Providing education to a generation of Rohingyas | The Daily Star
12:00 AM, June 21, 2019 / LAST MODIFIED: 01:02 AM, June 21, 2019

Providing education to a generation of Rohingyas

Amnesty urges int’l support for quality education of refugee children

Amnesty International (AI) yesterday called upon the international community, including states and donors, to draw attention to the quality of education and increase support for Rohingya refugee children in Bangladesh, so that they do not become a lost generation.

“Education is not at odds with repatriation,” AI’s South Asia Campaigner Saad Hammadi said at the opening ceremony of a six-day exhibition featuring selected drawings by 160 Rohingya children at Edward M Kennedy Center in the capital.

“If the Bangladesh government affords these children with a standard curriculum and certification which acknowledges their academic qualification, these children can contribute to economies irrespective of where they are,” Hammadi said, reading out a written speech.

The exhibition -- titled “When I Grow Up” -- marking World Refugee Day and supported by Unicef and EMK Center, is the outcome of a two-day art camp in Cox’s Bazar with Rohingya children.

The children, with help from six artists, painted their aspirations about what they wish to be when they grow up.

Some shared they wish to become teachers because they feel education is important; some would like to become doctors because of the disease outbreaks that doctors have prevented when they came to the camps in Bangladesh, said Hammadi.

Referring to AI research, he further said Rohingya children have faced severe difficulties in receiving official government education in Myanmar since 2012, partly because Muslim students in central Rakhine state are not allowed to study in mixed government schools with ethnic Rakhine children.

The art camp and exhibition are part of AI’s campaign to increase local and international support for Rohingya children’s education that follows an accredited curriculum, which would be globally acceptable.

It will continue to travel around other countries where AI has operations, to generate interest from donors, Hammadi said.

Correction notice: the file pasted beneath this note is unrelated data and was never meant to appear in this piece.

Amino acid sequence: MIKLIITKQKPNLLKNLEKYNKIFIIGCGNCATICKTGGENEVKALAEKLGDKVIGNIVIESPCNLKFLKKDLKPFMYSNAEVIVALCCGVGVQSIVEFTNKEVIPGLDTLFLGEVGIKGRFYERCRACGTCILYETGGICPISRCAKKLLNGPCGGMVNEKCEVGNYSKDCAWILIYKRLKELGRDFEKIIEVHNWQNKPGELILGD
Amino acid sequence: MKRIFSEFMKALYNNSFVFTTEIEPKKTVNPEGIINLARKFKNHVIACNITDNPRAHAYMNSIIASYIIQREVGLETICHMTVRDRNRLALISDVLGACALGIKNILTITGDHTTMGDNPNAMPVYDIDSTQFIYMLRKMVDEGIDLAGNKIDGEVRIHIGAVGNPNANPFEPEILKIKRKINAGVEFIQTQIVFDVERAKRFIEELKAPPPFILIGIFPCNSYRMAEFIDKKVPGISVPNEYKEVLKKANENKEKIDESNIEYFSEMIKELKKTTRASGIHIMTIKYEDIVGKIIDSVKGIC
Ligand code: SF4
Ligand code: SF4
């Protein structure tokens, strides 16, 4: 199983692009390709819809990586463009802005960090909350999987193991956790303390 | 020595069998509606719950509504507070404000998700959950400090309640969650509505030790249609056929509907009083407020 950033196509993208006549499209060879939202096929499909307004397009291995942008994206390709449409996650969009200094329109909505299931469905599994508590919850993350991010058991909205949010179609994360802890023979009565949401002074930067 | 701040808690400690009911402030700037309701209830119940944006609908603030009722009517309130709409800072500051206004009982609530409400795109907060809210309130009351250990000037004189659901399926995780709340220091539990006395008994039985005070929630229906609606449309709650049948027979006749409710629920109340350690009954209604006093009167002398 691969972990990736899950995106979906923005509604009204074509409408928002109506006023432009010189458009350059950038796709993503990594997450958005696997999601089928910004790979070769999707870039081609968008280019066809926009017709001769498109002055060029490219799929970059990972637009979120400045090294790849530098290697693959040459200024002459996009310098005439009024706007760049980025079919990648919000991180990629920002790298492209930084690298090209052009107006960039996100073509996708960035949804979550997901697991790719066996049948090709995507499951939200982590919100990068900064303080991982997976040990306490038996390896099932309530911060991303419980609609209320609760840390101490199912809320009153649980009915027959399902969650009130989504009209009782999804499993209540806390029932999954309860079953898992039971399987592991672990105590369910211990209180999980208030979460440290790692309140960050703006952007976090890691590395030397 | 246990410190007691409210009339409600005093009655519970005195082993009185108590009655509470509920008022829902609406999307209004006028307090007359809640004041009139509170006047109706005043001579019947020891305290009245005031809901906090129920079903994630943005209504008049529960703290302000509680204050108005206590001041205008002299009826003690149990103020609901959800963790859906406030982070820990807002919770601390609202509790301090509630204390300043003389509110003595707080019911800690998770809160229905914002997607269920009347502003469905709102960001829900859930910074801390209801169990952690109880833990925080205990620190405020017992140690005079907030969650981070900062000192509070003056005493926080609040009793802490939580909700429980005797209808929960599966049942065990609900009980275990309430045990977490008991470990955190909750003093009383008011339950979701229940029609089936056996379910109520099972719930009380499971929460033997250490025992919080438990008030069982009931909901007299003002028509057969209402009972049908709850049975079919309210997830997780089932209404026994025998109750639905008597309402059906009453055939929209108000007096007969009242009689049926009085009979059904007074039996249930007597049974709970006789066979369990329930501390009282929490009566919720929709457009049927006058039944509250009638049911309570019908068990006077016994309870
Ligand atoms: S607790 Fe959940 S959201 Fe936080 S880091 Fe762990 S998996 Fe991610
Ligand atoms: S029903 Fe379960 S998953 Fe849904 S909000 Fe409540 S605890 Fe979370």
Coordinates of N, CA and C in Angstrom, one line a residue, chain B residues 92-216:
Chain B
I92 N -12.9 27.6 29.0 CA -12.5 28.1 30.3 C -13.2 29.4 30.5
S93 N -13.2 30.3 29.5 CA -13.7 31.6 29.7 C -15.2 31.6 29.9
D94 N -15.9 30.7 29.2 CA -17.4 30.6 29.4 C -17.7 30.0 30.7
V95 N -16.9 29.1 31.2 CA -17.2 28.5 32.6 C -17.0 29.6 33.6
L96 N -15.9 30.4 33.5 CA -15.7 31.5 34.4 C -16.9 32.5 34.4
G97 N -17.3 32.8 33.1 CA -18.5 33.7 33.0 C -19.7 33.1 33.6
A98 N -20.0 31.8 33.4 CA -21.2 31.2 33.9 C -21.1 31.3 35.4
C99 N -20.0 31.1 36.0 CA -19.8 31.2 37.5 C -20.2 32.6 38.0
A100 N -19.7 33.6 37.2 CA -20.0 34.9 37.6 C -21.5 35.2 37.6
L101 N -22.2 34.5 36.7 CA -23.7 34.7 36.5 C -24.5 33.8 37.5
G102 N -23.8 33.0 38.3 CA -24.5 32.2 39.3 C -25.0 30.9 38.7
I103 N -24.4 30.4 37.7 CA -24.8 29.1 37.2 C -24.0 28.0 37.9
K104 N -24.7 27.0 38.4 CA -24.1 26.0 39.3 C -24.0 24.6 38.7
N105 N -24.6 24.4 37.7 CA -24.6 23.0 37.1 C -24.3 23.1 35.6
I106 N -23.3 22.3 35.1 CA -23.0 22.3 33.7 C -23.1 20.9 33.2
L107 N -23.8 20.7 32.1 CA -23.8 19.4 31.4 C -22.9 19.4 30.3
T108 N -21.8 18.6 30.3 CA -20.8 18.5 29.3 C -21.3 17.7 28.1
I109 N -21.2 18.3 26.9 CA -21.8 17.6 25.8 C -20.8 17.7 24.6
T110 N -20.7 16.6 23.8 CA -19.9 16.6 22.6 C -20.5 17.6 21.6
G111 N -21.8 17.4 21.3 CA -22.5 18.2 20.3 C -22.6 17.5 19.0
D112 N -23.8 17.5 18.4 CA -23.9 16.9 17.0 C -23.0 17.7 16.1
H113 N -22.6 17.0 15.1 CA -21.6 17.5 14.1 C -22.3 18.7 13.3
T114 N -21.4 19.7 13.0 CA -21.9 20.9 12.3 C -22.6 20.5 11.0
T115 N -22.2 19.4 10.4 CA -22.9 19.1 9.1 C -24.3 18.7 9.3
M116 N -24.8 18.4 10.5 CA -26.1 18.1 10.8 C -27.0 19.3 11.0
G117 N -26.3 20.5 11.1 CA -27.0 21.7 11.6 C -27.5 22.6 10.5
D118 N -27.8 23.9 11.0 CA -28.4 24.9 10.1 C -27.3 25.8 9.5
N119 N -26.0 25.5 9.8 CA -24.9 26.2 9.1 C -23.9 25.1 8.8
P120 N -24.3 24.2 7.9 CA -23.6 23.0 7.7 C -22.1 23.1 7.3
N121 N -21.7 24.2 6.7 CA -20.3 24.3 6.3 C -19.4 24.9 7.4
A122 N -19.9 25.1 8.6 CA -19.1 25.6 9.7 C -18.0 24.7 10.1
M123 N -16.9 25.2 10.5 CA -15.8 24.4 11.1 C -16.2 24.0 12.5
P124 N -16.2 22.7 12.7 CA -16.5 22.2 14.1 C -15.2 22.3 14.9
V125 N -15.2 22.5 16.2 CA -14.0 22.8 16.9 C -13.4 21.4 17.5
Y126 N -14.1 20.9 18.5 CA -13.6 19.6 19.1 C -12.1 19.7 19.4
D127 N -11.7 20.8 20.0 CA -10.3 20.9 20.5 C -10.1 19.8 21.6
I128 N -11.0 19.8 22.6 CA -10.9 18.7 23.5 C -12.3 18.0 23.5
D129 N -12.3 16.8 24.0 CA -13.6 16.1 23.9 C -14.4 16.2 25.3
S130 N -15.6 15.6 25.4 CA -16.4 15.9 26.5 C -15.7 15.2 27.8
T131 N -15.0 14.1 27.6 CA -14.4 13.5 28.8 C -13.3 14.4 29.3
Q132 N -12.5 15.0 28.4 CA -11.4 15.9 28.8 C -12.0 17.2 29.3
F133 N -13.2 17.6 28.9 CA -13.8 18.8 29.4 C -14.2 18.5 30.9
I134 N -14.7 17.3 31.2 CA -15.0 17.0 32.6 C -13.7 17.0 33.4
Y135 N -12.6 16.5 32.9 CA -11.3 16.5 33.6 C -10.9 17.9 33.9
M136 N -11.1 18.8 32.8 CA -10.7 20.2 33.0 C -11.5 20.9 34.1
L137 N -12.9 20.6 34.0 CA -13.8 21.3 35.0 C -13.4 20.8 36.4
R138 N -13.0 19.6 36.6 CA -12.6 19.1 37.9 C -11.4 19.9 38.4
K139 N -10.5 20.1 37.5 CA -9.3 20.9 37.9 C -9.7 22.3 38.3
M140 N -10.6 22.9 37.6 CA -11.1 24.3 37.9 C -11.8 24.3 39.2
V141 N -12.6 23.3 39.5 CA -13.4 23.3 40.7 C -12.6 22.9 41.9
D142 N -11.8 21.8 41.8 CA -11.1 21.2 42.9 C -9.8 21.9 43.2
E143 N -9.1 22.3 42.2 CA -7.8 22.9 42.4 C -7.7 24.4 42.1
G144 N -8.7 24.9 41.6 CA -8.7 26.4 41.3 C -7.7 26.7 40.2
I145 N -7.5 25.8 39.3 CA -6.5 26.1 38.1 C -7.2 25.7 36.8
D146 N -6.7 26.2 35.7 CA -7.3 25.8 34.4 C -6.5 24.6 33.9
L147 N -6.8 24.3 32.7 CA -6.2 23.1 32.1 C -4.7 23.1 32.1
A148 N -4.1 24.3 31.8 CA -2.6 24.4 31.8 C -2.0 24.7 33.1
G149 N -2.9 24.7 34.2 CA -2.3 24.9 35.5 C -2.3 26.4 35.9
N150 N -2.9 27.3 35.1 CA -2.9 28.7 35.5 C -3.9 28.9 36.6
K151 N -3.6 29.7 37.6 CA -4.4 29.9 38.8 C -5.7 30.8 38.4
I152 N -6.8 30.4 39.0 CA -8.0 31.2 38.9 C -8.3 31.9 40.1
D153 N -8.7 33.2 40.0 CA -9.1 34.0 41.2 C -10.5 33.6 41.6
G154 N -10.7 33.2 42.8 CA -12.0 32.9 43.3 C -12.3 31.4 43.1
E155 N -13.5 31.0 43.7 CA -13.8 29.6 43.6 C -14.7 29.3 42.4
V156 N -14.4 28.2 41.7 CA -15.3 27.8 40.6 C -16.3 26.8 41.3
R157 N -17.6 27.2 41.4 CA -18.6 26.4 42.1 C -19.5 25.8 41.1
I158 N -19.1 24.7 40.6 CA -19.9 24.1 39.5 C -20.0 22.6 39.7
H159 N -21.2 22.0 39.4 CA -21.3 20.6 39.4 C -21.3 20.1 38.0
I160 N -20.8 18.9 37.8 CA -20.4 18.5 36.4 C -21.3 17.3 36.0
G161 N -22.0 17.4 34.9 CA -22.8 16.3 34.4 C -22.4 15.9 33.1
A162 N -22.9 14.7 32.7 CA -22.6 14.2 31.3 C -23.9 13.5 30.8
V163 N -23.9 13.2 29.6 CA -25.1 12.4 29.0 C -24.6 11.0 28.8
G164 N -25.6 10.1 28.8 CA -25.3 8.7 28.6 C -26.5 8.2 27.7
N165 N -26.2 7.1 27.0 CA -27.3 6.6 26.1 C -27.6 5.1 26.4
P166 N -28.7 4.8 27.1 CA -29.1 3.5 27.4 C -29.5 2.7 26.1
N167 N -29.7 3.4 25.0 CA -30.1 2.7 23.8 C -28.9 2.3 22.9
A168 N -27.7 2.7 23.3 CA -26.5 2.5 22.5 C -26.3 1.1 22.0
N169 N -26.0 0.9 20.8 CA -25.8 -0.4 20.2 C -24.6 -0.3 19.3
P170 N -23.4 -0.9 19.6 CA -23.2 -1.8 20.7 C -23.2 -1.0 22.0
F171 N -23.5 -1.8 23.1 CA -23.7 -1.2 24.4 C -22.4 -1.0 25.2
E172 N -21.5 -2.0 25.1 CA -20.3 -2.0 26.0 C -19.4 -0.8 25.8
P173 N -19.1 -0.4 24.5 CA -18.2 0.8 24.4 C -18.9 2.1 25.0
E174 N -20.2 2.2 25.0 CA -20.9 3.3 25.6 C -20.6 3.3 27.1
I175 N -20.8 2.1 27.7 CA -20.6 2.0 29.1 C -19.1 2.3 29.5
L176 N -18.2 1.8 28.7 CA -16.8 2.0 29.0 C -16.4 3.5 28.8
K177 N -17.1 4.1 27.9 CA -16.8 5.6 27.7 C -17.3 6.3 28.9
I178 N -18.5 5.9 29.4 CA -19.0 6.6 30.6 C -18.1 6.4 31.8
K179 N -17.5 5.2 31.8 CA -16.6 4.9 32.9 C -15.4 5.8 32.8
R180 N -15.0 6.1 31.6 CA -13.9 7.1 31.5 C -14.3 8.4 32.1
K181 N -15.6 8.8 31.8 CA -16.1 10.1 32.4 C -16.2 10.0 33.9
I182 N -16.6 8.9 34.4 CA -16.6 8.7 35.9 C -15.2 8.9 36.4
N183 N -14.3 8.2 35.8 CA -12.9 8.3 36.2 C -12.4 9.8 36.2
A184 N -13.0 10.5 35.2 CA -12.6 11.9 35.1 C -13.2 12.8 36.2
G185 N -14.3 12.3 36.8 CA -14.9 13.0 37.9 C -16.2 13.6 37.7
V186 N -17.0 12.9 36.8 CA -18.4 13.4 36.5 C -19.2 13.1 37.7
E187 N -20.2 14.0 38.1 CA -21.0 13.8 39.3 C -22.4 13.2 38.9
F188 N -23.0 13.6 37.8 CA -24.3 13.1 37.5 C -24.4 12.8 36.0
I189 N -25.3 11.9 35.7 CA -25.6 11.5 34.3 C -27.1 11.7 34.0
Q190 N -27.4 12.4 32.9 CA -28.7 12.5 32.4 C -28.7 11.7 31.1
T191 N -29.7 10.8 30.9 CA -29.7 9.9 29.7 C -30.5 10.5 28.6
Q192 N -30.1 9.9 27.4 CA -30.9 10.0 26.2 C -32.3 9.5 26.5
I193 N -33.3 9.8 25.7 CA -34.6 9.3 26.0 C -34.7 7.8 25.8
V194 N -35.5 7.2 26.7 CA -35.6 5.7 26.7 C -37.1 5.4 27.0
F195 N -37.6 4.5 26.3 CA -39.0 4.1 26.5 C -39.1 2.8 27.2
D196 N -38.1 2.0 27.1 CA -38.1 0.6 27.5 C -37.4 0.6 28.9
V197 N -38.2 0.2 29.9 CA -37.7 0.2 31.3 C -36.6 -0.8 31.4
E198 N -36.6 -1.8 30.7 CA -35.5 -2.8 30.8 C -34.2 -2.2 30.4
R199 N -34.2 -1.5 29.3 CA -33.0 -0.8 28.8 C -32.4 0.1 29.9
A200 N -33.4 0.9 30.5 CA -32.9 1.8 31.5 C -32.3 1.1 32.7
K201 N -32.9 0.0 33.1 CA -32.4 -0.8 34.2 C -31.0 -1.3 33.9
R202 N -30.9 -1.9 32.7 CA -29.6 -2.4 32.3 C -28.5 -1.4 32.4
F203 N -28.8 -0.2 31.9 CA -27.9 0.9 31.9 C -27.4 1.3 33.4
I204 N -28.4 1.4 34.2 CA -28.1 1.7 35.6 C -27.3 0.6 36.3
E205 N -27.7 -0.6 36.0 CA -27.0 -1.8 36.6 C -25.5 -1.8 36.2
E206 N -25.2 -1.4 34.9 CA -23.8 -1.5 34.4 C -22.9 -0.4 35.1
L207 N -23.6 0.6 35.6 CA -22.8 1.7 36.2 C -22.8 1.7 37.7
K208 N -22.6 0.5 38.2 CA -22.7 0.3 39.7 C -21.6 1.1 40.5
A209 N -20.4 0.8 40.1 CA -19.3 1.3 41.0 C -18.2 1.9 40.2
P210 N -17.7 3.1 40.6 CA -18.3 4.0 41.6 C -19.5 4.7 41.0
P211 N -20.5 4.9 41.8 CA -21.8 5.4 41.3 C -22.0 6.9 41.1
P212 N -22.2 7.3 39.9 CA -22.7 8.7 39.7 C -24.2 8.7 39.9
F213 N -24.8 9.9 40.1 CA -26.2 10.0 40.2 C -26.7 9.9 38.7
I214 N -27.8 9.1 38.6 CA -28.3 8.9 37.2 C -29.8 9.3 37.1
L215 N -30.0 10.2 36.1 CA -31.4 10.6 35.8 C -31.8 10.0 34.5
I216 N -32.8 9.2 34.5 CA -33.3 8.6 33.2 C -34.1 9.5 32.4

“The children living in refugee camps have already lost so much, they should not also lose their childhoods,” he added.

Close to one third of over 300,000 Rohingya children aged between four and 14 do not have access to education; the remainder have access to informal education, according to an AI handout.

Unicef together with the education sector, introduced the Learning Competency Framework and Approach (LCFA) in January 2019 to provide more structured learning in the refugee camps with a view to match international standards with formal school grades, it said.

However, restrictions on the use of the national curriculum in Bangladesh means that Rohingya children’s education will continue to be informal for now, without approval of an accredited curriculum, it added.

“Until a long-term solution for the Rohingya crisis is found, we must unite and strengthen efforts to improve the lives of Rohingya refugee children,” Dara Johnston, Unicef’s acting deputy representative in Bangladesh, said at the programme.

Addressing the event, Nahida Sobhan, director general (United Nations wing) at the Ministry of Foreign Affairs, said Rohingya children lost out on their future three or four years back, when the Myanmar authorities started barring them from entering into formal education in the northern Rakhine state.

“What we are trying to do today should have been done three years back in the northern Rakhine state,” she said, stressing on the need to look into the root cause of the Rohingya crisis, and calling for building upon a solution.

On their repatriation, the foreign ministry official said Rohingyas are always looking to go back and this is where the Bangladesh government stand.

“We need to ensure their return with dignity and their rights back to the place from where they came from,” she added.

Japanese Ambassador to Bangladesh Hiroyasu Izumi said, “We should not create any lost generation in the Rohingyas.”

Education is very important for children. When Rohingya children grow up, they will tend to seek answer to the question -- what happened to them and their parents, he said.

Audrey Hsieh, human rights officer at the US Embassy in Bangladesh, spoke at the event, among others.

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